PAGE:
From a Western viewpoint the sand woman seems subservient and pitiful. Her complacent state of mind could be interpreted as weak. Compared to the bold Emily, she seems to accept her fate of a wasted life, but one must question whether her life is really a wasted one. The sand woman has eliminated the victim's mentality to stay a survivor, conserving her energy to live an honest life. Emily is also a survivor. Is she, however, wasting her freedom to relive the past? Her lack of peace of mind seems to result from her inability to let sleeping dogs lie. On a positive note, however, it is exactly women like Emily who caused the Canadian government to attempt to recognize its past crimes. If it wasn't for the Emilies of Canada, reparations to Japanese Canadians may never have come about in the Eighties.
The delicate moral question seems to be what reparation does for crimes that have already been committed. Can the victims actually recover through a token apology or gesture from their former (or present) oppressor? The sand woman would see this question as irrelevant and accept things as they are. Emily, on the other hand, says, "Reconciliation can't begin without mutual recognition of the facts" (Kogawa, 183). She sees recovery as something that can only happen when the oppressor recognizes and admits his crimes. Is this, in an abstract sense, only trying to control something that is beyond one's grasp?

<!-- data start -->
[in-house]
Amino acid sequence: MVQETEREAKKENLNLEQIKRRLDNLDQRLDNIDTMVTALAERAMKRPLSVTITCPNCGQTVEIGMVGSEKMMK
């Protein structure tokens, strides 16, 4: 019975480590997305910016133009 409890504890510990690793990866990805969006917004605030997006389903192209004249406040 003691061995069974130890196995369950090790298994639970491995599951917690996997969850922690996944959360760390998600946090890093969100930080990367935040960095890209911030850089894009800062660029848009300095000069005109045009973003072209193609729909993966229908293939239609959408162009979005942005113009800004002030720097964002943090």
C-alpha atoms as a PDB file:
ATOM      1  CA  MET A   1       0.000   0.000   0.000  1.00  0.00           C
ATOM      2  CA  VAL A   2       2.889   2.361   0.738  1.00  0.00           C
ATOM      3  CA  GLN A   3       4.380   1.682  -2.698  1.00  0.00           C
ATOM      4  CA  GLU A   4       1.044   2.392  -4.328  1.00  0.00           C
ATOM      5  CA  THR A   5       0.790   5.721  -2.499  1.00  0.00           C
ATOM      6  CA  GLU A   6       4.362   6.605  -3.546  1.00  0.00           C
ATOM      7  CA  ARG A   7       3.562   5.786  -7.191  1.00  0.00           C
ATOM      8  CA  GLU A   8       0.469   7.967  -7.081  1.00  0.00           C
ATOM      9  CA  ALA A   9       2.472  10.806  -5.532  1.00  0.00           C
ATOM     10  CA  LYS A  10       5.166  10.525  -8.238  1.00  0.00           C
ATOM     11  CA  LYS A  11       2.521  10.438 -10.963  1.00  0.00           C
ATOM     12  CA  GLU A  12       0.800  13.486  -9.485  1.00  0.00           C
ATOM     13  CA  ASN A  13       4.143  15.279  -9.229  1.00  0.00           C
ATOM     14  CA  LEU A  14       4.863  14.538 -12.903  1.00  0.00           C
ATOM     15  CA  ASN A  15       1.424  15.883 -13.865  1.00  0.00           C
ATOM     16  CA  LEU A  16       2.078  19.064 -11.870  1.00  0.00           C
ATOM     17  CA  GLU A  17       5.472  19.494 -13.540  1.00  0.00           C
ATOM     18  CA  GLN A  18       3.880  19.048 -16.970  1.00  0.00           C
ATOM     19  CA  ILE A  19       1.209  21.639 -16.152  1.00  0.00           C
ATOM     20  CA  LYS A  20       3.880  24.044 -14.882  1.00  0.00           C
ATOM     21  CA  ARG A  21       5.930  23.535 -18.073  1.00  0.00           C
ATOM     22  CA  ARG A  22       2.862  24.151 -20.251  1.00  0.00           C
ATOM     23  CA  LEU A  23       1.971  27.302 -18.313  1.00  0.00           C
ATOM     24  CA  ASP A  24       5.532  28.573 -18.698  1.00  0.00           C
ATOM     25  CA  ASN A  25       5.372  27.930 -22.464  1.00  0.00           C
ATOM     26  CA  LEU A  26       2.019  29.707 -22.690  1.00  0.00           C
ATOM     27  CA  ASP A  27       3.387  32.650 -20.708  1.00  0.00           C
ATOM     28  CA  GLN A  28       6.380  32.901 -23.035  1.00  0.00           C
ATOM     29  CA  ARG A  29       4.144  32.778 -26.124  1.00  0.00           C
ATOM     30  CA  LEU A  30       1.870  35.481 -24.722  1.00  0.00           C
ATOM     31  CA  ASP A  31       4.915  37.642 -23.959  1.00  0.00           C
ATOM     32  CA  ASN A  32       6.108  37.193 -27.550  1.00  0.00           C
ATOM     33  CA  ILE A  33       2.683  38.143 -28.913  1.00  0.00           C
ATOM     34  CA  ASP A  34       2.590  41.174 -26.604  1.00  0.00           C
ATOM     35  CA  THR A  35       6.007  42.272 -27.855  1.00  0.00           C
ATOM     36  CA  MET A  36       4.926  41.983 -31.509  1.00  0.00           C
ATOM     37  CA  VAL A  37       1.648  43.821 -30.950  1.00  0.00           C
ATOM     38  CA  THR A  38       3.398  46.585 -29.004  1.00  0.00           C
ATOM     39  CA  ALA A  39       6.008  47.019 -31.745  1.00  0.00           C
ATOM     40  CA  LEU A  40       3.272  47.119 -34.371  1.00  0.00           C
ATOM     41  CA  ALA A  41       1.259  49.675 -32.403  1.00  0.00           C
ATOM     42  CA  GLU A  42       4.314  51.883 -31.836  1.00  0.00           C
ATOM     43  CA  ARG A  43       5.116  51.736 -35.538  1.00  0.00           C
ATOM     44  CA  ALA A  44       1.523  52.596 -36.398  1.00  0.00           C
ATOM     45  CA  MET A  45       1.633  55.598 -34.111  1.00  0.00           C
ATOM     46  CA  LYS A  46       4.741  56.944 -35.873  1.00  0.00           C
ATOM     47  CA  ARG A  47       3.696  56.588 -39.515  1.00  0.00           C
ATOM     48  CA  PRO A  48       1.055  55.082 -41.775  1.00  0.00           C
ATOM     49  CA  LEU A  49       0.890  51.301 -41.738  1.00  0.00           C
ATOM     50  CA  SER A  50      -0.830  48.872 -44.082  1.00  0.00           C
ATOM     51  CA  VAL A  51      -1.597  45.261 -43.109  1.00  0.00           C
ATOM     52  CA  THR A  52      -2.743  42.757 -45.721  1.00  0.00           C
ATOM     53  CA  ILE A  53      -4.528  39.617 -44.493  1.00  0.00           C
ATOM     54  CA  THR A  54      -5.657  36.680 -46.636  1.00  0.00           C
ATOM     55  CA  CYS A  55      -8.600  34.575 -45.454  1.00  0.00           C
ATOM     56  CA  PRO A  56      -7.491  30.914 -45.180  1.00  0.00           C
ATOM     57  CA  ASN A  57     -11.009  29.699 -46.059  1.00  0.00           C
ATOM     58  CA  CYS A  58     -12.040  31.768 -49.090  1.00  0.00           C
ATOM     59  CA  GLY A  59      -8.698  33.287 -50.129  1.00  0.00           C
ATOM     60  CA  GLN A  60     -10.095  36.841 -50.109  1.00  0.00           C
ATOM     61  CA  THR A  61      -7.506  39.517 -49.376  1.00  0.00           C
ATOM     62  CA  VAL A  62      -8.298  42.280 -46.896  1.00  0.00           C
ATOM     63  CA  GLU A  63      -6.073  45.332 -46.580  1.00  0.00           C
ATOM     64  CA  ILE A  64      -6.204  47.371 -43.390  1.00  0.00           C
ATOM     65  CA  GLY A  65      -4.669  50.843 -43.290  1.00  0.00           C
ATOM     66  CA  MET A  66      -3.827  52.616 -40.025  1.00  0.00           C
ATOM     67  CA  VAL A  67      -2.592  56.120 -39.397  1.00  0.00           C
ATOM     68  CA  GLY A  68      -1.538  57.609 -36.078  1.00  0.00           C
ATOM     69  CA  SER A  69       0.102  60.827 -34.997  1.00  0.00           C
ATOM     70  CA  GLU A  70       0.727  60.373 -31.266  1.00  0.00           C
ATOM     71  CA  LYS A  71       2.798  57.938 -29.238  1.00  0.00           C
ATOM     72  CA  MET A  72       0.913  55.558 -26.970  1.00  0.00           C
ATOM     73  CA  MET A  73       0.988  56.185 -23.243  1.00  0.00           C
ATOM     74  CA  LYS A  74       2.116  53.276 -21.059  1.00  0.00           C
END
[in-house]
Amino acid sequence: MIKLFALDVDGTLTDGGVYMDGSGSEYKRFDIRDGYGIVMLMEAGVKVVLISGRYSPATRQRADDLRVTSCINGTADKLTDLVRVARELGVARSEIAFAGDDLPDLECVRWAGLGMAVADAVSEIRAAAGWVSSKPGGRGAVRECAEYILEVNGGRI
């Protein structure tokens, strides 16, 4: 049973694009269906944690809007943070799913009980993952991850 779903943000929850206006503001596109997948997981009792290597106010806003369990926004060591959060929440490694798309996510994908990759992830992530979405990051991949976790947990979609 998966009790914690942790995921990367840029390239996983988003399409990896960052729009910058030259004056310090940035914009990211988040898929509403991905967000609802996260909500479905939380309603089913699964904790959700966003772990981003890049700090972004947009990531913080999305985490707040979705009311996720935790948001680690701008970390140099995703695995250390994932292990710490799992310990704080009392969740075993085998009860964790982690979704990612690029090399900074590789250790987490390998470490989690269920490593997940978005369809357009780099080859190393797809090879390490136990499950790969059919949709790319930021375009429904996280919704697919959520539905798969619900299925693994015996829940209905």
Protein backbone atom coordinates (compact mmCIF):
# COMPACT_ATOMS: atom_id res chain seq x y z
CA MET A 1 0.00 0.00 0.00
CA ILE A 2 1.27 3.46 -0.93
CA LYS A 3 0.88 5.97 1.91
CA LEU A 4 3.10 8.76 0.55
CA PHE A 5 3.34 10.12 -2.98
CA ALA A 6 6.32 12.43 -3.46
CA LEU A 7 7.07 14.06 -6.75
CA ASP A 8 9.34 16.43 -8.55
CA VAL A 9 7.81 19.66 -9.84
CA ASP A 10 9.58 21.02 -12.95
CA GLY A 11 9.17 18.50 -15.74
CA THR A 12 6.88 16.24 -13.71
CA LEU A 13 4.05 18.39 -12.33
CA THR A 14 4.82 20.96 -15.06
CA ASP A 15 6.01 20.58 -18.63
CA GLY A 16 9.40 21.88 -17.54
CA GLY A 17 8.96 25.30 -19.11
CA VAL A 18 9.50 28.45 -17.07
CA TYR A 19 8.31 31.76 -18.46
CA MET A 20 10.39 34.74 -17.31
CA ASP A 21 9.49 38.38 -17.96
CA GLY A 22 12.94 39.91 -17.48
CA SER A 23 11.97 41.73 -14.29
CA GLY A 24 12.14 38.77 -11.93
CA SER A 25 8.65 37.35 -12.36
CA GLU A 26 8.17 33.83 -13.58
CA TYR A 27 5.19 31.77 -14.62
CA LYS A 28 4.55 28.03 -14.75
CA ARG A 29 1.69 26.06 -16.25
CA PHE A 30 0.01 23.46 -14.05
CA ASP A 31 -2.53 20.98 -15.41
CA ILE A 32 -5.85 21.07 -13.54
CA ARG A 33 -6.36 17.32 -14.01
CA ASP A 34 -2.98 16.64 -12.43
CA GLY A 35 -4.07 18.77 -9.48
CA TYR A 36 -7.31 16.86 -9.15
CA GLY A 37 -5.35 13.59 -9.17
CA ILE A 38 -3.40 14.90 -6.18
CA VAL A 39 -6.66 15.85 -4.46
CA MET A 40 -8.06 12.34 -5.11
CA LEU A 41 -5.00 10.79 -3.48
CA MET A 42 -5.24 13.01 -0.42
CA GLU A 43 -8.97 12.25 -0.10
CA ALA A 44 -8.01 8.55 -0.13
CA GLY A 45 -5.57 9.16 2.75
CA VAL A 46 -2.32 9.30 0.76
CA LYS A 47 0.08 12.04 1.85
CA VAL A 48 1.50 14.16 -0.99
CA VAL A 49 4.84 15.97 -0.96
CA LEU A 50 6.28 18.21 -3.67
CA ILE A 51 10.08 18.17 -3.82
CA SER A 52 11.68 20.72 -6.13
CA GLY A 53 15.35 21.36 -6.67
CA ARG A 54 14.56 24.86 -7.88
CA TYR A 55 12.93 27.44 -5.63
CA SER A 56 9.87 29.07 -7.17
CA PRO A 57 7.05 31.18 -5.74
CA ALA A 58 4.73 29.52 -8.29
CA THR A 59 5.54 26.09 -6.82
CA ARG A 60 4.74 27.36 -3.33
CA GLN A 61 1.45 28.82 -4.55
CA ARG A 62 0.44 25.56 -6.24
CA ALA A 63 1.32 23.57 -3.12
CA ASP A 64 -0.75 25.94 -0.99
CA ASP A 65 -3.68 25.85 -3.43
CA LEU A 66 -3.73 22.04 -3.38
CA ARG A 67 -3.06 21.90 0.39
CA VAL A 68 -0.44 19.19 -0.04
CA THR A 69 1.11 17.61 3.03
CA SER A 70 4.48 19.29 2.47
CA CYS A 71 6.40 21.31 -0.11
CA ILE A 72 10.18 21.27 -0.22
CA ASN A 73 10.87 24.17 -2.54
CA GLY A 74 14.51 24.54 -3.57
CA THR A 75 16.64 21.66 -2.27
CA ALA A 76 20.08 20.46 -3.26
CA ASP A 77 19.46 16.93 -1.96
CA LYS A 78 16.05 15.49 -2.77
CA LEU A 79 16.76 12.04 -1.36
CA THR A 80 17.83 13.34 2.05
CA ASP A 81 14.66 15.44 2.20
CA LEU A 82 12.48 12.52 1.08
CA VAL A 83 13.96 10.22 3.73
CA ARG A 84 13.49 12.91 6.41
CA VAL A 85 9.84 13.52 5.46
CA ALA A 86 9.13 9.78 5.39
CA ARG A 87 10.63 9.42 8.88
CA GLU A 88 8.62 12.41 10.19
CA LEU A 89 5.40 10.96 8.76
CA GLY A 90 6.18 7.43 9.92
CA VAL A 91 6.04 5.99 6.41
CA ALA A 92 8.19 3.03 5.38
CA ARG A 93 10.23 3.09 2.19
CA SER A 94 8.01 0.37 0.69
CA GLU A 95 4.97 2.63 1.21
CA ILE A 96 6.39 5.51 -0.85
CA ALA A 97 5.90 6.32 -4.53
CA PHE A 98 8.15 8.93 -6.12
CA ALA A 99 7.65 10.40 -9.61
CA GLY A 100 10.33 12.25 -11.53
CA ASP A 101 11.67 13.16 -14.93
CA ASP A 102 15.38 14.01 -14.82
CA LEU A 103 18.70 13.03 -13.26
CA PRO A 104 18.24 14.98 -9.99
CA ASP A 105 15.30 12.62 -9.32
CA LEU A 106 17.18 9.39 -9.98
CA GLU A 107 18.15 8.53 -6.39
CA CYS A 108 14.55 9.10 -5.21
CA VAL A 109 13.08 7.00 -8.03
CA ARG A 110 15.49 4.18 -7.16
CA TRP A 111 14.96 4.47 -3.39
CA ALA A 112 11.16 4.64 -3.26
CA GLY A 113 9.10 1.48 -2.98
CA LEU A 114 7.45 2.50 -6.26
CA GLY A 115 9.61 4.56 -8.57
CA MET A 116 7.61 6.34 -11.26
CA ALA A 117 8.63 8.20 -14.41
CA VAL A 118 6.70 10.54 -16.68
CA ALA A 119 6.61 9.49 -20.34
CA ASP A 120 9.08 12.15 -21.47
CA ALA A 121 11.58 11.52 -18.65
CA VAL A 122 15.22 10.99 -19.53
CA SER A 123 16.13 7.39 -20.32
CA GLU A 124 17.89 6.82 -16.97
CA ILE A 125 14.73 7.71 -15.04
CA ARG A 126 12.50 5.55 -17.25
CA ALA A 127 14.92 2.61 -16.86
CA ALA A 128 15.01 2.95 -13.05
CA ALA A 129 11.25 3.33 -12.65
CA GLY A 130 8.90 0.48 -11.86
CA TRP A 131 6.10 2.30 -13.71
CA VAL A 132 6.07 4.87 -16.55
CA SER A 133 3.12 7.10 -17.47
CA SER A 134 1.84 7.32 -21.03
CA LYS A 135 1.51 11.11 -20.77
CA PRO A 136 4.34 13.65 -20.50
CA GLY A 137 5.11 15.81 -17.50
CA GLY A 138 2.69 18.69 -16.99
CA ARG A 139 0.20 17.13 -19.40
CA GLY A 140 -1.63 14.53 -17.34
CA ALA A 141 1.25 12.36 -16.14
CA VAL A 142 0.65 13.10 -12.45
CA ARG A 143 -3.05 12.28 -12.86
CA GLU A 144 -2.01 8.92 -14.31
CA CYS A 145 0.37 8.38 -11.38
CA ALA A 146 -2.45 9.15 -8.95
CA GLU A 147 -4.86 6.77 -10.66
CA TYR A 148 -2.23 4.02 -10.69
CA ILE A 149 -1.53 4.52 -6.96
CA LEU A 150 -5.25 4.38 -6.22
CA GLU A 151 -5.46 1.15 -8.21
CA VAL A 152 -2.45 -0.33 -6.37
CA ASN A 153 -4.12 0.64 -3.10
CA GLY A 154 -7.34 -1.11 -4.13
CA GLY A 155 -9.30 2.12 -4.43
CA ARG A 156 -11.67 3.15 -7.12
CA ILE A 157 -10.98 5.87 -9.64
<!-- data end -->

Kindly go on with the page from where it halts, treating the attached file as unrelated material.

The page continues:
The prime difference between the sand woman and Emily is cultural perspective. The sand woman is a largely exaggerated character, but she does represent old Japanese society. In this comparative context Emily would not get very far with her personal quest in a controlled traditional society. The social apparatus for women to speak out as she does was simply not in place in postwar Japan. For both women's suffering, the reader feels sympathy. One can imagine meeting Emily and expressing this sympathy. Emily would most likely appreciate the sentiments and continue to discuss at length the suffering of her people. The sand woman in the same circumstances would likely turn her face sideways, shrug and suggest getting back to work.
*The Japanese word issei (literally first generation) refers to persons born in Japan while nissei (literary second generation) means those born abroad.
**The Japanese title for The Woman in the Dunes is Suna no Onna, literally, woman of sand.
***Tate mae is the old principle in Japan of upholding one's social obligations with dignity and gaman, or patience.
Abe, Kobo. The Woman in the Dunes. Trans. E. Dale Saunders. 1964; rpt. New York: Vintage International, 1991.
Kogawa, Joy. Obasan. Toronto: Penguin Books, 1981.
Copyright © 1996 by the author. Information from this article should be attributed to the author.